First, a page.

In front of the large sales cubicle, a shelf held the latest copy of The New York Review of Each Other's Books. And it often seemed as if Dike Blair was always there, even after his retirement and the store's sale to Laura and John Scott in 1993. One could still envision Mr. Blair, bespectacled in his inevitable bow tie and suspenders and pensively smoking his pipe, a monarch surveying his grand little kingdom.

* * *

Sentimentalist that I am, this spring as the days approached before the VBS would temporarily close for renovation, I made a point of taking photos of the old stacks and aisles. I wanted to be sure I could hold on to How It Used to Be.

Looking to the future, I was prepared for the worst. But I should have known better.

Yes, the creaky old floor is gone. Too worn to refinish, it's been replaced by an attractive carpet. For oldtimers, Becky Dayton points out that there's still a spot where you can step and hear the gratifying squeak of the old floor underneath.

The store is far less cluttered, promising fewer surprises but easier to navigate. There are places other than the dusty floor to sit and contemplate one's next purchase, or just read through a favorite Frost poem pulled from the Vermont section.

Becky paid her staff through the entire July renovation, and she kept the doors open herself when the last Harry Potter novel arrived. That fine old tin ceiling got a fresh coat of paint (“champagne purlescent gold-beige” for those of you keeping score at home). During the blessedly quick process of renovation, there emerged forgotten walls of brick and A&P green tile.
The windows at the back were opened to the sky, and multiple layers of paint were scraped off the old oaken moldings. The crew even discovered a long forgotten fourth window on the west wall, which had been buried for decades behind a bookshelf.

True, the music section and its excellent folk collection are much diminished – an even larger loss in view of John Vincent's decision this summer to close his In the Alley shop and its similarly strong collection. But fine albums by folkies like Richard Shindell and John Stewart had languished in the bins of both stores. There's little money selling CDs in the age of the iPod.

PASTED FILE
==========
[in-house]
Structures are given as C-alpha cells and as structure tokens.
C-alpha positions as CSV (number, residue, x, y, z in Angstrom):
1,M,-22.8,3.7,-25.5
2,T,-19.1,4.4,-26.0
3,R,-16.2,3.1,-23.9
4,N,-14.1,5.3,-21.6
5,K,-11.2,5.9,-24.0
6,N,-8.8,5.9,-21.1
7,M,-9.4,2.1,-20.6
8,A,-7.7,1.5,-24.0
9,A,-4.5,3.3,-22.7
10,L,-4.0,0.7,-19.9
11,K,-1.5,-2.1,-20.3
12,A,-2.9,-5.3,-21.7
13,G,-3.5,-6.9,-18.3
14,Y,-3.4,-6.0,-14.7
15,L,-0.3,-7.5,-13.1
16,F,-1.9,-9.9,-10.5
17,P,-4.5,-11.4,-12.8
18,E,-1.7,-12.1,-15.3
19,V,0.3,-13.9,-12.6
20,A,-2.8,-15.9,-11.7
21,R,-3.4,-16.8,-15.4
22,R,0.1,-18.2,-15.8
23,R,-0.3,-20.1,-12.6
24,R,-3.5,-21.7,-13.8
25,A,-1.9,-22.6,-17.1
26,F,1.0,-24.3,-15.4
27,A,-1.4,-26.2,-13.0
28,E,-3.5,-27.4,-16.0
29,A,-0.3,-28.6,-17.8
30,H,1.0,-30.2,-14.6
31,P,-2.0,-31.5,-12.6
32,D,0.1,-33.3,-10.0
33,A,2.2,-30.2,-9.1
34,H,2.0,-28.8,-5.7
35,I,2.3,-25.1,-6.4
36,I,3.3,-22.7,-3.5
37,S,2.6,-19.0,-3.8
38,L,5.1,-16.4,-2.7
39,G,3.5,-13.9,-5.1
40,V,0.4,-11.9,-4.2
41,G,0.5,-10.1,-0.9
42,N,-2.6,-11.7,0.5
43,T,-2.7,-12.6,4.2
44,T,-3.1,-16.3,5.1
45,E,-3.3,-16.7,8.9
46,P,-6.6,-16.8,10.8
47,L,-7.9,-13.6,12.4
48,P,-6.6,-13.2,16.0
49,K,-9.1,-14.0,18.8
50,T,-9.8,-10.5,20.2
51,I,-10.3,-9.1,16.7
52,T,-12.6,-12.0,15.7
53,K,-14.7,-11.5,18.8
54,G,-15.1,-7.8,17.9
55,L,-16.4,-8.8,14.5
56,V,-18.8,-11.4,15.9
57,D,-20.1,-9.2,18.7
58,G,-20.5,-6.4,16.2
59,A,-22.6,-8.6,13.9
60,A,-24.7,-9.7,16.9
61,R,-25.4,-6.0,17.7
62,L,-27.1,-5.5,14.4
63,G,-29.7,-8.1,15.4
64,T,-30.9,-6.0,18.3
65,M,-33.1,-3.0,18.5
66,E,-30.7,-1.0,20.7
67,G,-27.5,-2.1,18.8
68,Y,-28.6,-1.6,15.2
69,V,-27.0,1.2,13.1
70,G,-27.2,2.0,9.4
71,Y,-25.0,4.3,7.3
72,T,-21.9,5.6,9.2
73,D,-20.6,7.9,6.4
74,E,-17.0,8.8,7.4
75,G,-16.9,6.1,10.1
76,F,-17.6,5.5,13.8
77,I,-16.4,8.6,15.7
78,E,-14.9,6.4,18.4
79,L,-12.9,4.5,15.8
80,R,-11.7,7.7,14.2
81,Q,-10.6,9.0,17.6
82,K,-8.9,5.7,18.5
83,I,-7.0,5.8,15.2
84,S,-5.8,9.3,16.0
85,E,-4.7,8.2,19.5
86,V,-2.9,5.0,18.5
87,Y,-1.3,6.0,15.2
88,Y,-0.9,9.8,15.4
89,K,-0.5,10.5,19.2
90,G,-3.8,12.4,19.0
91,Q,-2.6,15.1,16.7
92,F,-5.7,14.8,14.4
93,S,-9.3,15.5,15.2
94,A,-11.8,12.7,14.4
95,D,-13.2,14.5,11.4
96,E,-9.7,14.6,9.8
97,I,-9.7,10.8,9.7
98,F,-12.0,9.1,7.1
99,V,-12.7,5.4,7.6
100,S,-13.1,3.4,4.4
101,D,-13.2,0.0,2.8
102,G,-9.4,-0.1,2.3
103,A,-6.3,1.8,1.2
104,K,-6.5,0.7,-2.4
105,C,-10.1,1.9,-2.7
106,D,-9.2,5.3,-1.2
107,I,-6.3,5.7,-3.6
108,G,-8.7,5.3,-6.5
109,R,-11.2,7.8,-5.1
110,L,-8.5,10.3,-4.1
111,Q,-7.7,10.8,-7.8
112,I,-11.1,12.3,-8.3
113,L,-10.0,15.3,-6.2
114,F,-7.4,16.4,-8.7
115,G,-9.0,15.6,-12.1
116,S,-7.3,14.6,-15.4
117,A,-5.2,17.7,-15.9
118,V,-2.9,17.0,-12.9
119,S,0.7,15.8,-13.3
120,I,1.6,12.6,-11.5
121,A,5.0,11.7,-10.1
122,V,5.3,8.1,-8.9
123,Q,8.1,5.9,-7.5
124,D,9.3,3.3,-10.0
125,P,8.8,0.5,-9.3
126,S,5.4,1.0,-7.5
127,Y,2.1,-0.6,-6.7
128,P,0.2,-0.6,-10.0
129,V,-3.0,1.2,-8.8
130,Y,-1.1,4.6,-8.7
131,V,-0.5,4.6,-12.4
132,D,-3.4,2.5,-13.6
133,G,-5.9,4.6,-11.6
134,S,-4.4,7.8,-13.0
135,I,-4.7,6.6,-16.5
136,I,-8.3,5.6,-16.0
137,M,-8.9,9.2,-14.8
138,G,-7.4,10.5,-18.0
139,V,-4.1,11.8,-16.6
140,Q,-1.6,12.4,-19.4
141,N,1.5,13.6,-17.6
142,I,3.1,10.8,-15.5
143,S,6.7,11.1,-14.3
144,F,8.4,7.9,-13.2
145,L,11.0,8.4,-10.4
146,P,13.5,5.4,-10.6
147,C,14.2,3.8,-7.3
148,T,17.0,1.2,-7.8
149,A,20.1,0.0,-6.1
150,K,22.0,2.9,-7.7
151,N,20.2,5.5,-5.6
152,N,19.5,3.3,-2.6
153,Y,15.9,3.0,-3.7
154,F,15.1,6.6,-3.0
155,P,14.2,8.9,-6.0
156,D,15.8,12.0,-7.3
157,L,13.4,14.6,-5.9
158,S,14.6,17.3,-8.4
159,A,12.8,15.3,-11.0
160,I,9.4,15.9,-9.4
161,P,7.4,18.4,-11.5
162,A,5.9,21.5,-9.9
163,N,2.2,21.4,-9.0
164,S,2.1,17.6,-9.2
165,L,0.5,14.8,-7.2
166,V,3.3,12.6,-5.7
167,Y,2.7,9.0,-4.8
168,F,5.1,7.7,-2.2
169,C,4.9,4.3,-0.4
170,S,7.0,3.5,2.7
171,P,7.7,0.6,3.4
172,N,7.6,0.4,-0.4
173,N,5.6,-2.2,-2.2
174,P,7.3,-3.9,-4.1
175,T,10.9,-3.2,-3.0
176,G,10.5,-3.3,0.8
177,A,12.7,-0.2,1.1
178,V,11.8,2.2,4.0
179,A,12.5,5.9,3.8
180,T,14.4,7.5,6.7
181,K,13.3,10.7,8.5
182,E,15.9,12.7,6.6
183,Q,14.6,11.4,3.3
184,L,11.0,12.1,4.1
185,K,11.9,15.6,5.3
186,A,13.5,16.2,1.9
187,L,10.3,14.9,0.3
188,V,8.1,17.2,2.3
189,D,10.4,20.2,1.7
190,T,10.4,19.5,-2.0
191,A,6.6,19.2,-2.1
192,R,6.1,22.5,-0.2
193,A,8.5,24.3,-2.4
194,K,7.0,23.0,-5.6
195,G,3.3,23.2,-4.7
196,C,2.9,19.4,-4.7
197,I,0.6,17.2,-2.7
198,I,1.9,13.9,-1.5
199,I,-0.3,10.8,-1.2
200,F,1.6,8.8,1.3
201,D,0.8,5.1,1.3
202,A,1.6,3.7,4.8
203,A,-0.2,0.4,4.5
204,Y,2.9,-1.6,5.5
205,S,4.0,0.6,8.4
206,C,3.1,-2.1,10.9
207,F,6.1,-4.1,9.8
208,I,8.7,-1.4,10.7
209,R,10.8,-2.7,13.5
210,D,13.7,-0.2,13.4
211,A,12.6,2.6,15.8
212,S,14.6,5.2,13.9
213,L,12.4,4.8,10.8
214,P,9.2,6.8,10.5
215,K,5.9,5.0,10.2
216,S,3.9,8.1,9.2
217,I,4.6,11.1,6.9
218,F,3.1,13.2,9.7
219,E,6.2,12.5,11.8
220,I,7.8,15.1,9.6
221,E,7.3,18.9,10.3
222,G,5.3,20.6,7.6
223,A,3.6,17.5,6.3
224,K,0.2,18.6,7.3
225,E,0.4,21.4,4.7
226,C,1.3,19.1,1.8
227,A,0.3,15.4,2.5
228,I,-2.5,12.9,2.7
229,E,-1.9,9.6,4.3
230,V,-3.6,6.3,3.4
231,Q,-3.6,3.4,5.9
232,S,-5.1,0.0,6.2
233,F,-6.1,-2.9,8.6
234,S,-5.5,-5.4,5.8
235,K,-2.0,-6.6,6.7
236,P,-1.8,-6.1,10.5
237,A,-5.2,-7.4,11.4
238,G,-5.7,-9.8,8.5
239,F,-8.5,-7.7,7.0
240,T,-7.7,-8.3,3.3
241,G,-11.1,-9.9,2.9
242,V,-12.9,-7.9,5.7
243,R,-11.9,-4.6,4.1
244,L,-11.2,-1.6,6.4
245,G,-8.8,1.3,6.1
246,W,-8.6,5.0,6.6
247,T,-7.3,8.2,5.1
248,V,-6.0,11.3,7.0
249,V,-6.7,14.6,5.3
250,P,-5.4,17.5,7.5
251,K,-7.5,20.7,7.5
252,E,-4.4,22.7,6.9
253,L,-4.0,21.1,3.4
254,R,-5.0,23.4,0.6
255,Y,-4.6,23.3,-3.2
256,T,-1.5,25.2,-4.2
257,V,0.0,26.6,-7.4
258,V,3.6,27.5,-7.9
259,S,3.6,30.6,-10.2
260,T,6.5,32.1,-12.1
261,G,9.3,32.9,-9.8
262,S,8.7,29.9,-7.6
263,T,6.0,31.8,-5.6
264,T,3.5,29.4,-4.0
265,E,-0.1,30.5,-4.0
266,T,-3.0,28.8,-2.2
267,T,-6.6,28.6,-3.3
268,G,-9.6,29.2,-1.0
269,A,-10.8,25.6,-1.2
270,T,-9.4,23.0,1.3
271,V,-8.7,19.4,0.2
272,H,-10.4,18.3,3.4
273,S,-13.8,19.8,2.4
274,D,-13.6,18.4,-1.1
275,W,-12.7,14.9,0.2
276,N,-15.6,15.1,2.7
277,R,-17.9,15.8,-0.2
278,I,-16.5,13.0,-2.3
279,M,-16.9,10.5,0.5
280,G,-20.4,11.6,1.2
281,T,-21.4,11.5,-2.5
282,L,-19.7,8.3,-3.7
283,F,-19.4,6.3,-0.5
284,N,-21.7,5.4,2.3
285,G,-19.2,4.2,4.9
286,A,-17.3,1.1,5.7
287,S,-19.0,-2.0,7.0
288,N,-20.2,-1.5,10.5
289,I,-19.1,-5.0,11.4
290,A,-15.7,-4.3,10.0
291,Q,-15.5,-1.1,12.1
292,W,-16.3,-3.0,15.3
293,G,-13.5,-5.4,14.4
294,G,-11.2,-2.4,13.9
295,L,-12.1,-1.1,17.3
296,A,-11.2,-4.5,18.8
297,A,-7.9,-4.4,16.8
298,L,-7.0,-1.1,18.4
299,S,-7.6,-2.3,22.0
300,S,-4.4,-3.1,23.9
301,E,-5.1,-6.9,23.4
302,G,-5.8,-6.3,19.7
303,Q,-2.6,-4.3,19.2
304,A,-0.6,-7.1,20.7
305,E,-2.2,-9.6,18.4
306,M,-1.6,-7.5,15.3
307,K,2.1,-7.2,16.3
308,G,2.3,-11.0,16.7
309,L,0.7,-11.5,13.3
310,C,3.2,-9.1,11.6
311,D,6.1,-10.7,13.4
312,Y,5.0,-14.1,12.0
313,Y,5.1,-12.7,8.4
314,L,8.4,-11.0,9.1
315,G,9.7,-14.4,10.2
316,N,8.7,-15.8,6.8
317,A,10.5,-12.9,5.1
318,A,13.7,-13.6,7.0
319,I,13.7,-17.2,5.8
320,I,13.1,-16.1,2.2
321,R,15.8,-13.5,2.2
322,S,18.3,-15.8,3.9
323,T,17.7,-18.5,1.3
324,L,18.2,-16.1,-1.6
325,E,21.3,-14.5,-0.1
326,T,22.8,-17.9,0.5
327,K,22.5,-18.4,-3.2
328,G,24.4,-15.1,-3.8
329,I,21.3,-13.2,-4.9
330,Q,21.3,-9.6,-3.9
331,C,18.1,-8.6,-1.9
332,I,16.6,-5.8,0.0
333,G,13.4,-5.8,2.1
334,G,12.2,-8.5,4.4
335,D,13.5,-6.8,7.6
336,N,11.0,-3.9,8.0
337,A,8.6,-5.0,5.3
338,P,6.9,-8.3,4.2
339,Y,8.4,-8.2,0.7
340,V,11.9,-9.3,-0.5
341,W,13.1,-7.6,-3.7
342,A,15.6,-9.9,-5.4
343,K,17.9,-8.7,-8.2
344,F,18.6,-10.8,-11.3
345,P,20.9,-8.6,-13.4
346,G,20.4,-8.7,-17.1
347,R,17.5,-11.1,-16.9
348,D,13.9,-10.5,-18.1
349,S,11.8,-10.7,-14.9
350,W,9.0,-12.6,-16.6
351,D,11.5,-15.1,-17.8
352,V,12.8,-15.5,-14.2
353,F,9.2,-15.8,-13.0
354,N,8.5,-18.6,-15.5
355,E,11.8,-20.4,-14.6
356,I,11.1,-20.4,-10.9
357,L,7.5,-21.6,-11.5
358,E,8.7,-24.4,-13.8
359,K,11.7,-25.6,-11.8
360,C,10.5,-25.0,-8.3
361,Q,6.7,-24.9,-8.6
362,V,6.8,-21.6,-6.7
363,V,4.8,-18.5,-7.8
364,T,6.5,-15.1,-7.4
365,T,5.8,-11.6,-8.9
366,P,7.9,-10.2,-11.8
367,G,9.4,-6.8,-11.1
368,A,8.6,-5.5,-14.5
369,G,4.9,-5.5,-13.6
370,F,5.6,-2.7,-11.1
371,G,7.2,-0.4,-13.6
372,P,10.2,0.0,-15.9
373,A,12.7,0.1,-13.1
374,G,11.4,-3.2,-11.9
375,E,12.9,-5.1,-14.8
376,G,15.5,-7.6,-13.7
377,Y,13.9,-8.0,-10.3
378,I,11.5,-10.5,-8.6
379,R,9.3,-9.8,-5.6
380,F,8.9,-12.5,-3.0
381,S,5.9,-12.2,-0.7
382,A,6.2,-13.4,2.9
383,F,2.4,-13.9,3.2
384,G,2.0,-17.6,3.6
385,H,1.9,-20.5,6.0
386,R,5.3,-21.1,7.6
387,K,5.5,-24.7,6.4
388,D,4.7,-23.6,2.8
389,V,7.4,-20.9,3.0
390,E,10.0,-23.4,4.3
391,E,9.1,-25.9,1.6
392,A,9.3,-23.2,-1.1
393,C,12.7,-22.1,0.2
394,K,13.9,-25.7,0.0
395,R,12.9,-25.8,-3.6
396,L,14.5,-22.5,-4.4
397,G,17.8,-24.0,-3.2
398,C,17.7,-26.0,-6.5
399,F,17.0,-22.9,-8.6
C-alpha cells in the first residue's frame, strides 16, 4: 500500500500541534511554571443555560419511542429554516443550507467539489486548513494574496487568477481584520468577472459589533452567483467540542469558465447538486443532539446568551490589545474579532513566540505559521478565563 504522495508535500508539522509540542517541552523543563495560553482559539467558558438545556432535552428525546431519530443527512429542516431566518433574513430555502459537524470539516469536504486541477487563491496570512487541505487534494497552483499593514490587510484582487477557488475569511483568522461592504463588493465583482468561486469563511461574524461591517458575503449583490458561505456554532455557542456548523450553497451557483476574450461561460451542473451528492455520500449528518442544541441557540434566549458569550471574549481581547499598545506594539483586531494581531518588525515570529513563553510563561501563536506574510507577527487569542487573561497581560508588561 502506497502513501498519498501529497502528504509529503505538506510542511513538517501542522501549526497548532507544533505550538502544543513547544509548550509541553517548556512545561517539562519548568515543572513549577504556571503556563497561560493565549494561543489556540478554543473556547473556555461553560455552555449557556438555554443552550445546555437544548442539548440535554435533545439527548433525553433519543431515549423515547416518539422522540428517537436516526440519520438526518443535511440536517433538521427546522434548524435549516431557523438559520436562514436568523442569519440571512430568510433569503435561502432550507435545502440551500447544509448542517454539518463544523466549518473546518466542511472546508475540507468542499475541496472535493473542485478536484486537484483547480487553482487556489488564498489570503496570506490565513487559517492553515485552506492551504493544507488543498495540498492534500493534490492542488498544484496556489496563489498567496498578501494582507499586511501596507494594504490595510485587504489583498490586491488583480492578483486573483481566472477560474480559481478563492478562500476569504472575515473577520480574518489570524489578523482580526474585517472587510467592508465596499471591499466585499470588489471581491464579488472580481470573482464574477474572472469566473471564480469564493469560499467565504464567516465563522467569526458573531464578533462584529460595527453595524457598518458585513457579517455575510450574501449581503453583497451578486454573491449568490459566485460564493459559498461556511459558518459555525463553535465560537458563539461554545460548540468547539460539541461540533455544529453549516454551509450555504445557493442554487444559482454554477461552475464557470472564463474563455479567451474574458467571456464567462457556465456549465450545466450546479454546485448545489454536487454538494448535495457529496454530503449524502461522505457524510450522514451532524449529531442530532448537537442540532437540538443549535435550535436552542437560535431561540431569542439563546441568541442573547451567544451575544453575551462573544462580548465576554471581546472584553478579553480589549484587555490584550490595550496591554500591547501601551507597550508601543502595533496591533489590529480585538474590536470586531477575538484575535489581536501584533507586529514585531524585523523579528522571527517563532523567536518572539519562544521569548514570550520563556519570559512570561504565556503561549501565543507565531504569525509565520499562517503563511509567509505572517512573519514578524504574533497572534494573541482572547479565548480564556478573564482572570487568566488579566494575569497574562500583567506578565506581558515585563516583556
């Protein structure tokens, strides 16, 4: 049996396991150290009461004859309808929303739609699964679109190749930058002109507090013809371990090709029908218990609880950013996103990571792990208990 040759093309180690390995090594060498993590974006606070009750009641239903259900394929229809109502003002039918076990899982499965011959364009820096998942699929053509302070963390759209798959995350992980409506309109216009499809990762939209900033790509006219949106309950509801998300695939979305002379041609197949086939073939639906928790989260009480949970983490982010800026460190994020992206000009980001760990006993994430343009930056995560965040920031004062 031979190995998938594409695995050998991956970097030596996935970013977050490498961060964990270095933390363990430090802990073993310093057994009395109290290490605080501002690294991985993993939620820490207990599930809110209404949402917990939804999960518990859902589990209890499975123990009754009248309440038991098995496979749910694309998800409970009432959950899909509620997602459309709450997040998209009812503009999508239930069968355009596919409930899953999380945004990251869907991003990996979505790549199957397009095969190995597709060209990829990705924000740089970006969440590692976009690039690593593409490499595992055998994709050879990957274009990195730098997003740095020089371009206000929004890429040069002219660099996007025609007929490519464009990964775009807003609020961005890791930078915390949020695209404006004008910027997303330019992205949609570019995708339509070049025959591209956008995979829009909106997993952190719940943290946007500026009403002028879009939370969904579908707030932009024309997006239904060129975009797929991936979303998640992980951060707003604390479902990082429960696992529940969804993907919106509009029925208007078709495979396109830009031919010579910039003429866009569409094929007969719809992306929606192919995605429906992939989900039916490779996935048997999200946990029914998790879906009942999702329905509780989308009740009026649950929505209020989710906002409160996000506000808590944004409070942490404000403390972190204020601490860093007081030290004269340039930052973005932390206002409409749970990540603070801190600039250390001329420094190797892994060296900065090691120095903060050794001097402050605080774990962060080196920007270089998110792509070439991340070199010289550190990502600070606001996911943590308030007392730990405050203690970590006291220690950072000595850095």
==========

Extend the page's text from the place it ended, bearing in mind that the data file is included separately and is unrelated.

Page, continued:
In fact, there's damn little money these days in bookstores, period. The owners of the Briggs Carriage Bookstore, in Brandon, and the former owners of the defunct Deerleap Book, in Bristol, would readily confirm that.

So why would someone like Becky Dayton commit so many of her waking hours to reviving a bookstore that has yet to generate its first dollar in profit since she bought it in 2005?

Along with the other smalltown heroes who keep downtown alive, she's on a bit of a mission.
“It's very important that a good small town have a bookstore,” she says. “It's the Third place, after home and work.

“For some people, the Third Place is a pub or a coffeeshop. For others, it's a bookstore.”


Anonymous Anonymous said...


I grew up in Middlebury, in the 50s and 60s, attended the college for a short while. Thanks for this piece about Mr. Blair's store. I spent many hours flipping through the albums and sitting in the listening booth. Was that still there in your time? Anyway, I enjoyed your reverie. It's mine too.


B Bigelow


(My father was in the philosophy department)